“We were worried about vaginas.” These five words, repeated several times during the introduction to the 2011 Cornell University Performance of The Vagina Monologues this past Saturday at Bailey Hall, reflect not only the sentiment of the actresses on stage, but of many of the audience members in attendance as well. Frankly, I was even a little worried about vaginas and, having never seen The Vagina Monologues before, I was unsure of what this celebration of female reproductive parts would entail.
The show, which was performed on one night only to a sold-out crowd, went above and beyond my expectations. The seventeen different monologues included in the show encompassed a full and complex range of emotions — at times hilarious, disconcerting, poignant and outrageous, the performance was both a celebration of female sexuality and an outright challenge to all of those involved to change the way they think of and treat the women around them.
Each act has a recurring theme of empowerment through a vagina, whether through self-discovery, sexual awakening or startling pain. One particularly memorable monologue, named “My Angry Vagina,” was an incensed rant of all of the modern tortures females are forced to endure, such as OB/GYN appointments, tampons and the like. The raunchiest act of the night, “The Woman Who Loved to Make Vaginas Happy,” told the story of a female sex worker who only served women. The subject matter was beyond explicit, and the entire audience could be heard gasping in shock and laughing with glee at every mention of the clitoris or drawn out moan. Both of the brazen, chest-barring actresses who performed this piece did so with admirable gusto and dramatic flair.
“It is celebrating everything that comes with being female: the good, the bad, the exciting and the scary,” says Schuyler Dalton, a sophomore in CALS with a minor in Feminism, Gender and Sexuality Studies, and a first-time member of The Vagina Monologues cast. “Personally, it was fun to be part of a production with such a diverse and interesting group of women who all supported one another throughout.” Dalton, along with fellow sophomore Arin Grant, performed a monologue entitled “Reclaiming Cunt,” one instance of the show’s ability to weave controversy, humor and activism with success- shocking the audience while making them laugh out loud.
The Vagina Monologues was written and first performed by Eve Ensler in 1996, and has since been published in 45 different languages and performed in over 120 countries around the world. Ensler comprised the monologues based off of interviews she had conducted with 200 women about their memories and experiences of sexuality. Ensler writes, “At first women were reluctant to talk. They were a little shy. But once they got going, you couldn’t stop them.”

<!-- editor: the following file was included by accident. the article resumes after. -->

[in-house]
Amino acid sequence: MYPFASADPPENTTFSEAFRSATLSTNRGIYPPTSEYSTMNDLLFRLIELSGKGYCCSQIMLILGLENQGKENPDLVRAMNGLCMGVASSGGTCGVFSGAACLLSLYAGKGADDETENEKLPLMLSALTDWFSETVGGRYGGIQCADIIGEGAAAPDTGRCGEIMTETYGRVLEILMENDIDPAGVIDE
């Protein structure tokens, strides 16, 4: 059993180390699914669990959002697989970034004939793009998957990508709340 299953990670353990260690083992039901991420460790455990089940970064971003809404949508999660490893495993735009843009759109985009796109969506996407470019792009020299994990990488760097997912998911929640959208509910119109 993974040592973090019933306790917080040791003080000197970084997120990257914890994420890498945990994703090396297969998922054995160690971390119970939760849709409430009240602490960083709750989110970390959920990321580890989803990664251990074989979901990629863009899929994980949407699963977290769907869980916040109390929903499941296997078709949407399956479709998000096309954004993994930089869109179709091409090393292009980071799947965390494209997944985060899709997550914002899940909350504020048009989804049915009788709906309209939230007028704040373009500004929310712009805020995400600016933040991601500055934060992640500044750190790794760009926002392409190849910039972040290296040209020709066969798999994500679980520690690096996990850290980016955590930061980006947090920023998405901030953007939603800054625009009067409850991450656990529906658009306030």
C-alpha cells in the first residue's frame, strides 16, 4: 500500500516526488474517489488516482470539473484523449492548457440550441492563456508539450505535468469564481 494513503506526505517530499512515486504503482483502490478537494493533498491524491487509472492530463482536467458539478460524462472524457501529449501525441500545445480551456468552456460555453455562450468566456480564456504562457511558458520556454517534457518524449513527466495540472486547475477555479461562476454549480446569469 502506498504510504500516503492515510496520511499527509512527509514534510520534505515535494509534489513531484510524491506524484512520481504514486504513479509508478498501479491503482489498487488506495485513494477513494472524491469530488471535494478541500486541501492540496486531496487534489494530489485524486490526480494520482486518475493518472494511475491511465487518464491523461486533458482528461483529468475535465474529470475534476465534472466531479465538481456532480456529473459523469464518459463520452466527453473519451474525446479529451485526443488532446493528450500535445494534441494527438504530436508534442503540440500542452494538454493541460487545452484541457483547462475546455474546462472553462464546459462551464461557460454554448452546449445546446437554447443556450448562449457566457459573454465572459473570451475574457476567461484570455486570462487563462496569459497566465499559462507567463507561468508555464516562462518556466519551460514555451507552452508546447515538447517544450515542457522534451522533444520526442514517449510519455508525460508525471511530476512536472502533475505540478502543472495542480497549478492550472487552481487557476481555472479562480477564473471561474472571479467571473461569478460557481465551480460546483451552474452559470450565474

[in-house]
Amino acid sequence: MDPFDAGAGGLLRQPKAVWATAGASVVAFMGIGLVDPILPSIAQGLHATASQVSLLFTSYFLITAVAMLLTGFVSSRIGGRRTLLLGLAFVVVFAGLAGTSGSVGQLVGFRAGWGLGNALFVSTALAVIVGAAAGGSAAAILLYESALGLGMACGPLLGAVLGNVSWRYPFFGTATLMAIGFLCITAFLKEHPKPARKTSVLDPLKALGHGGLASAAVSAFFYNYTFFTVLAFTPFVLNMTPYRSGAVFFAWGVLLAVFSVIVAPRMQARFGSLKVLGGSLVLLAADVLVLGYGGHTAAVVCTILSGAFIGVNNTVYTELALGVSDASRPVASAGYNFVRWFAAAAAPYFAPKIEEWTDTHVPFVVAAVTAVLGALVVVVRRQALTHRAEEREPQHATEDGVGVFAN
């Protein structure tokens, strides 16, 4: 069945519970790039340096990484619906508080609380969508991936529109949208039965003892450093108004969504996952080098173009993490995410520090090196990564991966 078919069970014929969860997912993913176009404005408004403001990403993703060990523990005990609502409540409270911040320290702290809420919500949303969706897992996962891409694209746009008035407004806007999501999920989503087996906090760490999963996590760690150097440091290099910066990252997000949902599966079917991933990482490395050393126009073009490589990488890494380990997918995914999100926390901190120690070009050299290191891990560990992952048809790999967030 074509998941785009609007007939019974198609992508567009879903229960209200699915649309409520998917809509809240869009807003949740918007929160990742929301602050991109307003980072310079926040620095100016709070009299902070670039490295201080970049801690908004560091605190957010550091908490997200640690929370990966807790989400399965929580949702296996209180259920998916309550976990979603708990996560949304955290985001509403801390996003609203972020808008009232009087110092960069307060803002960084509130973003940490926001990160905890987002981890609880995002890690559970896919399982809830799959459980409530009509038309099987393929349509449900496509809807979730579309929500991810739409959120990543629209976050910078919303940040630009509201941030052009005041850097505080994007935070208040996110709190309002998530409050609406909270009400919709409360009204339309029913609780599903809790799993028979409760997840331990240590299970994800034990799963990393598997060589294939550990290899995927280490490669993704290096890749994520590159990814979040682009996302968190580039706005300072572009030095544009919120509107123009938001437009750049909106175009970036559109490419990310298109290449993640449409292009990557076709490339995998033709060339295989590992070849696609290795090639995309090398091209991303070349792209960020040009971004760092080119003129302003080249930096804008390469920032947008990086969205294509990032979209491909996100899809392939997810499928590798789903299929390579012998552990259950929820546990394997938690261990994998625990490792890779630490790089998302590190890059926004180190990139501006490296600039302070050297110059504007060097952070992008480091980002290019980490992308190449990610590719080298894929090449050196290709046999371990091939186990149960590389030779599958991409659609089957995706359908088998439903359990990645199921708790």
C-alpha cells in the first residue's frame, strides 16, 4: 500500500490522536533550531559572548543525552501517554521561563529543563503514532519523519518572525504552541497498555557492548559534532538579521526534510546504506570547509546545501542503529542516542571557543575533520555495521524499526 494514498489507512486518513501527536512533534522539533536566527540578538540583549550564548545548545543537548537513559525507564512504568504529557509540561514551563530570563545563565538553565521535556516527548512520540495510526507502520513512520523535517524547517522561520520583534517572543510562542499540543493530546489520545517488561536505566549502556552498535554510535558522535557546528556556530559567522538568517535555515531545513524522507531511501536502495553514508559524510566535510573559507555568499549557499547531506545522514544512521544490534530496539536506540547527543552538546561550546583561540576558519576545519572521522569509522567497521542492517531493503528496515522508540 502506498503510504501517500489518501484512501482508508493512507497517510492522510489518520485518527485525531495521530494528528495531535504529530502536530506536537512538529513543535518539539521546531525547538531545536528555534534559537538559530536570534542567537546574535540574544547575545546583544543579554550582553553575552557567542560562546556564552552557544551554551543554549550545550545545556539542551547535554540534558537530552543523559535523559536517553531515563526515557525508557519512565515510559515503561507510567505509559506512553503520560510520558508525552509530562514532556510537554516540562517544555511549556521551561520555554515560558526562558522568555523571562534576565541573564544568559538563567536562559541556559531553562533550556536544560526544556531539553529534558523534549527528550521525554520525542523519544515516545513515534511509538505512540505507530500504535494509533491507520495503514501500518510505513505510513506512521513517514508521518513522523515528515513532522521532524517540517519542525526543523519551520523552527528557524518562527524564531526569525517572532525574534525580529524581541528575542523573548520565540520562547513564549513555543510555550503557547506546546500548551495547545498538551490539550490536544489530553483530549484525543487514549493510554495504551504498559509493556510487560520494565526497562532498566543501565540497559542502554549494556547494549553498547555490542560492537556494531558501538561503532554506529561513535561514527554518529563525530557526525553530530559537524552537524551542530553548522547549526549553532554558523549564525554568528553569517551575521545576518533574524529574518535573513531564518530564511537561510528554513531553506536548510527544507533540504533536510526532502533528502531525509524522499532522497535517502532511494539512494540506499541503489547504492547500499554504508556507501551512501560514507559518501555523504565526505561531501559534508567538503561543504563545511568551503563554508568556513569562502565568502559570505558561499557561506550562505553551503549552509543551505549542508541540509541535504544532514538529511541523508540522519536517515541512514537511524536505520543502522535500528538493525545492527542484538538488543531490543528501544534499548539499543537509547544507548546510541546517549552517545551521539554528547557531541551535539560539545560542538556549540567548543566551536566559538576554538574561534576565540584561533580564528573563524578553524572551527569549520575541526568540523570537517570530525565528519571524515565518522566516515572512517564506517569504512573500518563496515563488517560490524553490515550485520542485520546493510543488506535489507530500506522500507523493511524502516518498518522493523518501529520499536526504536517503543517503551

Each year from February to April, Ensler, the founder and artistic director of V-Day, a non-profit grassroots movement dedicated to ending violence against women, releases her play to campuses around the world. Cornell University has been a part of this legacy for the last thirteen years.
V-Day raises funds and awareness through productions by college students and local volunteers of The Vagina Monologues and other artistic works. V-Day aims to generate broader attention for the fight to stop violence against women and girls, striving to combat rape, battery, incest, female genital mutilation (FGM) and sexual slavery. In 2010, over 5,400 V-Day benefit events took place in the U.S. and around the world.
To date, the V-Day Movement has raised an impressive $80 million and reached over 300 million people worldwide. 90% of the proceeds from ticket and merchandise sales from Cornell University’s performance will go to The Advocacy Center in Ithaca, which provides support, advocacy and education for survivors of domestic abuse, sexual assault and child sexual abuse. As a part of V-Day’s Spotlight Campaign, the remaining 10% of ticket sales from Saturday night’s performance will go to an organization in Haiti dedicated to addressing sexual violence through art, advocacy and legal services.
Each year V-Day, through its Spotlight Campaign, increases awareness by focusing on a specific group of women in the world who are resisting violence. In 2011 the Spotlight Campaign focused on the women of Haiti, including a special monologue called “Myriam” at the end of the play in order to honor Haitian activist Myriam Merlet.
Myriam was one of the most solemn acts of the night, and an emotional and moving piece to end on. Three actresses graced the stage, all adorned in red and black — the required dress colors for any performance of The Vagina Monologues — and channeled the women and girls of Haiti who have been subjected to some of the worst poverty and gender-based-violence in the world. They uttered pleas to Myriam, one of the foremost activists for women’s rights in Haiti until her untimely death during the earthquake in 2010, begging her to return to aid them in their time of need. The monologue ends with the three performers standing in concert, rallying together to fight in Myriam’s memory.
As the evening progressed the squirms and uneasy laugher at every mention of a the word vagina began to subside, replaced with zealous applause and encouraging hoots and hollers. The Vagina Monologues, in all of its lively, inquisitive, and unsettling glory, proved to be an awakening. Worried about vaginas the audience was no more.